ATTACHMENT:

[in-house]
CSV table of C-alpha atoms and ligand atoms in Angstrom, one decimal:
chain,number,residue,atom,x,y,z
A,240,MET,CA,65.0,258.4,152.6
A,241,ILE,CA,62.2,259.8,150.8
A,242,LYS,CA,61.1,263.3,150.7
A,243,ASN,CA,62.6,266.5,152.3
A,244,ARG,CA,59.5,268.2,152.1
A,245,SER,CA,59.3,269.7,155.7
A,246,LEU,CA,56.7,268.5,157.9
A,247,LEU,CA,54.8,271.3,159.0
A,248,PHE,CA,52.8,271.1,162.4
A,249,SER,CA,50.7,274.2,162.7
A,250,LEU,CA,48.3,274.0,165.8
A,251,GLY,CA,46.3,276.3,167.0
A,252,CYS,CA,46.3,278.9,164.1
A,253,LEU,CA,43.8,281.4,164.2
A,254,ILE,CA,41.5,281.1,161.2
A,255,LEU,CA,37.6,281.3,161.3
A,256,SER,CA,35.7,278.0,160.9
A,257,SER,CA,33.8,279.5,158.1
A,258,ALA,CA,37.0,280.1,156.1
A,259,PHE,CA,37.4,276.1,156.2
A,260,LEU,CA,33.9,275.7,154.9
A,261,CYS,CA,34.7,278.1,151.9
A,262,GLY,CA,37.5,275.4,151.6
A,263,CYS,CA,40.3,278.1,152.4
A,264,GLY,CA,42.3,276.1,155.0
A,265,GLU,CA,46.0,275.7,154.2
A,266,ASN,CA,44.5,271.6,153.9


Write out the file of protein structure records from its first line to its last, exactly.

[in-house]
CSV table of C-alpha atoms and ligand atoms in Angstrom, one decimal:
chain,number,residue,atom,x,y,z
A,240,MET,CA,65.0,258.4,152.6
A,241,ILE,CA,62.2,259.8,150.8
A,242,LYS,CA,61.1,263.3,150.7
A,243,ASN,CA,62.6,266.5,152.3
A,244,ARG,CA,59.5,268.2,152.1
A,245,SER,CA,59.3,269.7,155.7
A,246,LEU,CA,56.7,268.5,157.9
A,247,LEU,CA,54.8,271.3,159.0
A,248,PHE,CA,52.8,271.1,162.4
A,249,SER,CA,50.7,274.2,162.7
A,250,LEU,CA,48.3,274.0,165.8
A,251,GLY,CA,46.3,276.3,167.0
A,252,CYS,CA,46.3,278.9,164.1
A,253,LEU,CA,43.8,281.4,164.2
A,254,ILE,CA,41.5,281.1,161.2
A,255,LEU,CA,37.6,281.3,161.3
A,256,SER,CA,35.7,278.0,160.9
A,257,SER,CA,33.8,279.5,158.1
A,258,ALA,CA,37.0,280.1,156.1
A,259,PHE,CA,37.4,276.1,156.2
A,260,LEU,CA,33.9,275.7,154.9
A,261,CYS,CA,34.7,278.1,151.9
A,262,GLY,CA,37.5,275.4,151.6
A,263,CYS,CA,40.3,278.1,152.4
A,264,GLY,CA,42.3,276.1,155.0
A,265,GLU,CA,46.0,275.7,154.2
A,266,ASN,CA,44.5,271.6,153.9